Visuals have an inherent ability to spark emotions and connections on a level that is much deeper than words. Just the use of different, better quality images that trigger a certain emotional response can improve your conversion rates

Your choice of imagery and visuals ties right back to knowing what your audience wants. What is the major challenge they are facing? And what are you doing that will make it better?

For instance, Haystack has a great animation that’s designed to make you feel a bit on edge at first. But then, they provide a solution in the same visual, illustrating how their services simplify operations and streamline processes.

Create Memorable Offers 

Sometimes it’s all about sticking in someone’s mind. You may not convert a visitor on the first go, but if you create a memorable offer that solves a particular need, they are likely to remember you and come back when they need that specific service. 

The future (and present) of marketing is in personalization and customization. Offers tailored to the needs of every individual customer are much more valuable and sell better than pre-made packages that only assume what they will need. 

If you’ve been in business for a while, you’ll be able to make the best of both worlds and create package-like offers that still allow for plenty of customization where it matters the most. Whether it’s storage solutions, pickup and delivery times, the duration of your services, or any other variable that can be tweaked per customer, offering a choice (but not too much of it) is what makes customers convert. 

Make sure you don’t fall into the trap of choice paralysis, and only allow your customers to tailor some elements of the offer. Too much choice and having to come up with the entire service from scratch will only cause more headache.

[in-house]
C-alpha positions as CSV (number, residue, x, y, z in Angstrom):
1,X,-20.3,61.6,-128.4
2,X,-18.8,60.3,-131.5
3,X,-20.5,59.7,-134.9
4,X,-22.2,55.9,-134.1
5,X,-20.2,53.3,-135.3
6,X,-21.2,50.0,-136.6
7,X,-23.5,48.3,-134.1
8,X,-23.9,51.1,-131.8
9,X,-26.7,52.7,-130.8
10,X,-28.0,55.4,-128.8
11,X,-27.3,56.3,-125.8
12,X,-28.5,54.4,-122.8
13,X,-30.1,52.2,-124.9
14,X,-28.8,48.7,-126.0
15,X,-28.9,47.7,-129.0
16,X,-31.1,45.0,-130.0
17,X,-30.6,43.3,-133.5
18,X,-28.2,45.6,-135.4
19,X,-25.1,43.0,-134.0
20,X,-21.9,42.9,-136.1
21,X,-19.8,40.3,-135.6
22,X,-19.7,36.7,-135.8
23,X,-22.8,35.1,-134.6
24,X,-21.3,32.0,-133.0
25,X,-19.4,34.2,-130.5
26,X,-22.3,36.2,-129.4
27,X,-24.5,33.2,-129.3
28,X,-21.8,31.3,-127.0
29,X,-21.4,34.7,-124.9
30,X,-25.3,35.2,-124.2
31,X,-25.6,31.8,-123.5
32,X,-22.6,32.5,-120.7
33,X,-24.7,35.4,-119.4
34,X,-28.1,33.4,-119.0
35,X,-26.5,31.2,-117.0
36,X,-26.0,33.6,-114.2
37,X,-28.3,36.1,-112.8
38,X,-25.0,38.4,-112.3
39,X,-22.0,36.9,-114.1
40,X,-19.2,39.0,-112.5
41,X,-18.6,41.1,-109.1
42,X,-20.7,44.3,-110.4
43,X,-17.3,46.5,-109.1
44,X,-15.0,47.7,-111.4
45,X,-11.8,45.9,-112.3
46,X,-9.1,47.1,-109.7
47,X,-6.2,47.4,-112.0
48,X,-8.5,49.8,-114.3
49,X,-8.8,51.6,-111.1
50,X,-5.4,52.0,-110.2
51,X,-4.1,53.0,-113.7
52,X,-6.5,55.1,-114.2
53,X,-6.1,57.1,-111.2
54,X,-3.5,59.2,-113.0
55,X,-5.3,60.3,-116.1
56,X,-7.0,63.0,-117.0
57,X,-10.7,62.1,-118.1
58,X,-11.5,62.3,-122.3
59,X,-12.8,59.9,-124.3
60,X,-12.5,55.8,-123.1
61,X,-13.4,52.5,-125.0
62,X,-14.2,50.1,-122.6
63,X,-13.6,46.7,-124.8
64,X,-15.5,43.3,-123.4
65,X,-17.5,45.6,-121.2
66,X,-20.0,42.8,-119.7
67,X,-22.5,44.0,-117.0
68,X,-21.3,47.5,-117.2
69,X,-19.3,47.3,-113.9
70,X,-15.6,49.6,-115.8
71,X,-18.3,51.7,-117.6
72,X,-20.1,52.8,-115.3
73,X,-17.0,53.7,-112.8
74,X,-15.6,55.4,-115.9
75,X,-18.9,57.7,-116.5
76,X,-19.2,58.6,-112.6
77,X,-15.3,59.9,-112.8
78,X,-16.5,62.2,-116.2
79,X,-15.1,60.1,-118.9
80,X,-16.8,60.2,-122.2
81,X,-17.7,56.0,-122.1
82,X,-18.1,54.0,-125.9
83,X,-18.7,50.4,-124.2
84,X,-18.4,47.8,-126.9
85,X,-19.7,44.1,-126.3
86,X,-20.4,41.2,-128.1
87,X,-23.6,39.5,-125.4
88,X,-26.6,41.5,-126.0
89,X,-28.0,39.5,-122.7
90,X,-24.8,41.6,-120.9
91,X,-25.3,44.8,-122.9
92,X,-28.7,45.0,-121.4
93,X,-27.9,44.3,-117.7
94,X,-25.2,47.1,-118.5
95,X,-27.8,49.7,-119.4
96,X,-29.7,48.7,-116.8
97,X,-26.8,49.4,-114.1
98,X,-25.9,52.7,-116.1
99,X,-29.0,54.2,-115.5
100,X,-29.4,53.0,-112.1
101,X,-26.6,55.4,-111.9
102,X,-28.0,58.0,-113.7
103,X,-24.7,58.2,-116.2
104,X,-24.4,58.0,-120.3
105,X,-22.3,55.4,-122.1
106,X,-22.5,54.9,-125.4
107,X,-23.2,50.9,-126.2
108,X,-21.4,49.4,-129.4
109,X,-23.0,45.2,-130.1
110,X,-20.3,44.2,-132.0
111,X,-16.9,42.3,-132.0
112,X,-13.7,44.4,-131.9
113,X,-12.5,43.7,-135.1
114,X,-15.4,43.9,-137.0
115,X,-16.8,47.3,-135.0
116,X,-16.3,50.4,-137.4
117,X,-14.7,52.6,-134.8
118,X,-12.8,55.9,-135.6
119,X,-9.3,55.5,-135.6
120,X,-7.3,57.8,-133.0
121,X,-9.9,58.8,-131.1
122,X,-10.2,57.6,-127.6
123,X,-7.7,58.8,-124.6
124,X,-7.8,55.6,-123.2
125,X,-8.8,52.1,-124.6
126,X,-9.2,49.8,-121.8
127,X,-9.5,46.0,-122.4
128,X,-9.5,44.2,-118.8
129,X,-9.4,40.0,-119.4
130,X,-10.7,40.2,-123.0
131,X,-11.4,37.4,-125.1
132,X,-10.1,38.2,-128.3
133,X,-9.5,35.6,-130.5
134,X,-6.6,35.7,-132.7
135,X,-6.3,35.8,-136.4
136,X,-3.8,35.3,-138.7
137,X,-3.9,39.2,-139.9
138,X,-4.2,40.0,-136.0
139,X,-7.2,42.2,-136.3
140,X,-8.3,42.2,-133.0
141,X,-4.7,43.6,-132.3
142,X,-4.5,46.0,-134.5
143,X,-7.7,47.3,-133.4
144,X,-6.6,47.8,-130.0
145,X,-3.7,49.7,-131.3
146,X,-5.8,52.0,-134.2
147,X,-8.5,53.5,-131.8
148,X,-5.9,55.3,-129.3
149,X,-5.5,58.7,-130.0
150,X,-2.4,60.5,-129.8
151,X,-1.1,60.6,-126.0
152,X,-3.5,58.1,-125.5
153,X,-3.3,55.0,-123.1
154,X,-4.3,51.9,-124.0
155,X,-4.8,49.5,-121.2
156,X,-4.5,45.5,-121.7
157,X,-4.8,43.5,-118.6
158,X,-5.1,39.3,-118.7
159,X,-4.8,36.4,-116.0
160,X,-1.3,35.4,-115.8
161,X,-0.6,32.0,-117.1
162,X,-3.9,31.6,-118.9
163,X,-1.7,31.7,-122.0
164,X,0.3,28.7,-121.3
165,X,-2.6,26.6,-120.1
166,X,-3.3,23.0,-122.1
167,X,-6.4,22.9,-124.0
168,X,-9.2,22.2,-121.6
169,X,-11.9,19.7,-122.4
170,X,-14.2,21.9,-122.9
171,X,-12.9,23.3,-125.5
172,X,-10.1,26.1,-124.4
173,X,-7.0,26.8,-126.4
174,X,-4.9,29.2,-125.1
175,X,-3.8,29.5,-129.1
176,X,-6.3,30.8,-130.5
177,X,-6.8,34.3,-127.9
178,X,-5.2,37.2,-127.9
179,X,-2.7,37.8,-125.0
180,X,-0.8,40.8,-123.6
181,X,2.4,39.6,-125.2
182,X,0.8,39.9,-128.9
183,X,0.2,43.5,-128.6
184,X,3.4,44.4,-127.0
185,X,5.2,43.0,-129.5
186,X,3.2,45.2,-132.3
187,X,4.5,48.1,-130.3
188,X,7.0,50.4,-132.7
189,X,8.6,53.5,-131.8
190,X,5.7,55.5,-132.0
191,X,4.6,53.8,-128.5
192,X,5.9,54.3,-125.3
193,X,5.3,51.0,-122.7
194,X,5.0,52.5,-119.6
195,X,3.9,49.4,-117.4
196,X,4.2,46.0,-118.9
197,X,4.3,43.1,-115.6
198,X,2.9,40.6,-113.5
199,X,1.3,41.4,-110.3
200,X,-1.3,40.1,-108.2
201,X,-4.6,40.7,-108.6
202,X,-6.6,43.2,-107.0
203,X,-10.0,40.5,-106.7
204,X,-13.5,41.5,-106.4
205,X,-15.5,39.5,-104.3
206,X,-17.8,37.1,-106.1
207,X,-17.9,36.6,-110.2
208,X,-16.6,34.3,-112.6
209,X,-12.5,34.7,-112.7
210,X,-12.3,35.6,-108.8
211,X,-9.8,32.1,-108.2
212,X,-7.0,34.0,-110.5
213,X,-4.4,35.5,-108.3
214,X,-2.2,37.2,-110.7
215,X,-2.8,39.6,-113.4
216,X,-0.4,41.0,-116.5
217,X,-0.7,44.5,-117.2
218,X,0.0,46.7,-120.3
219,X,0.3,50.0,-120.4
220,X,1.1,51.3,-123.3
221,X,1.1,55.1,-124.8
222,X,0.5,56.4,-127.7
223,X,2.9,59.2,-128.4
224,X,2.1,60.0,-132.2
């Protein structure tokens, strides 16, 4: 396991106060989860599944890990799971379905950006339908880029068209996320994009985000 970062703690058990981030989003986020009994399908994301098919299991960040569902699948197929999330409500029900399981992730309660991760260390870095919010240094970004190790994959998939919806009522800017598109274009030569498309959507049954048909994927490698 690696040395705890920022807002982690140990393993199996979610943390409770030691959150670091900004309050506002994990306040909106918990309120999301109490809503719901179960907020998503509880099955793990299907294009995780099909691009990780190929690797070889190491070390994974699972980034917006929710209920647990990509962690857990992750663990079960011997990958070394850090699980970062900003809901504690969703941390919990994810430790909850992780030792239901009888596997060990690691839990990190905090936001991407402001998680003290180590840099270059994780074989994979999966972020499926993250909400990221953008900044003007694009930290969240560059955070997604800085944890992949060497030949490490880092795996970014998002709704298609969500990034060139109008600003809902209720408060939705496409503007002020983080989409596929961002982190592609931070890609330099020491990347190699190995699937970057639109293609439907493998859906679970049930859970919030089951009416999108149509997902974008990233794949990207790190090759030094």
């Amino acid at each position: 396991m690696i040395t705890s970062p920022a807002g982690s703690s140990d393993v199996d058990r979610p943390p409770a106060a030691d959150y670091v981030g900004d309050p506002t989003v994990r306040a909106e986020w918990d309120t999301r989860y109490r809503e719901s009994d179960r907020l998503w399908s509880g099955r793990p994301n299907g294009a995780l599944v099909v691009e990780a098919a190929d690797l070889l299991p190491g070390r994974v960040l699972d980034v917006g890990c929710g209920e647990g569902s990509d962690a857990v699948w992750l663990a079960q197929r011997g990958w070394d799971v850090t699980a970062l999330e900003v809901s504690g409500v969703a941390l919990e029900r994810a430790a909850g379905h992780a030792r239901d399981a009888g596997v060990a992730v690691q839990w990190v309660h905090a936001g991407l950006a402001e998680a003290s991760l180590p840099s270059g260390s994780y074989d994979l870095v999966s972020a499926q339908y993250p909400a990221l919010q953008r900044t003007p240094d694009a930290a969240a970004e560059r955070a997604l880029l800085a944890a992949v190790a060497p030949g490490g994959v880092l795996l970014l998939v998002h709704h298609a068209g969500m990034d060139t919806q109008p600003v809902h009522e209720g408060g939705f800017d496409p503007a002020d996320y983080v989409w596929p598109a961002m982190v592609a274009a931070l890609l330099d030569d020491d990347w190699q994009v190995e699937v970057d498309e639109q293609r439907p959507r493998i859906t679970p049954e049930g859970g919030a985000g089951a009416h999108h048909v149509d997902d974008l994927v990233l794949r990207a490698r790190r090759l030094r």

Communicate Your Unique Value Proposition Wherever Possible 

Finally, you want to make sure there are numerous touchpoints between your customers and your values. Here are just four of them:

-Your web copy – Everything you write online, from your website copy to your social media captions should communicate your UVP. 

-Speaking to customers and prospects – In-person marketing is just as important as your web presence. After all, if you communicate one message online and then come off as a completely different company in person, you won’t be doing yourself much good. Ensure all company representatives are coached on the best ways of communicating your values and USPs. 

-Speaking with others in your industry – Word-of-mouth marketing is also an important aspect of customer communication. So, you want your values to shine through in your chats and emails with everyone in your industry, as well as your current customers. You never know who might send your next client your way. 

-When someone asks your employees about their job – Your staff (even the employees who don’t have customer-facing jobs) should know the values your company is built on. They can represent them when speaking to friends and acquaintances who ask them what it is they do for a living. 

Final Thoughts 

Communicating value comes down to reinforcing your core message and understanding what your audience is truly after. With enough research, a decent creative effort, and a lot of testing, you can come up with a formula that not only converts your leads but also makes them proud to be working with you. 


Putting Purpose Above Profit: 3 Steps to Drive Long-Term Results in Times of Uncertainty

Purpose, by its nature, is defined as the reason for existing and goes beyond making money. It is about people coming together to make an impact in something they believe in with the trust that revenue and growth will follow, rather than as an end in itself. To be a  ‘purpose-driven’ organization, companies need to stand for something and look to positively impact society. “Innovation cannot advance in a positive direction,” Marc Benioff, CEO of Salesforce recently said, “unless it’s grounded in genuine and continued efforts to lift up all of humanity.”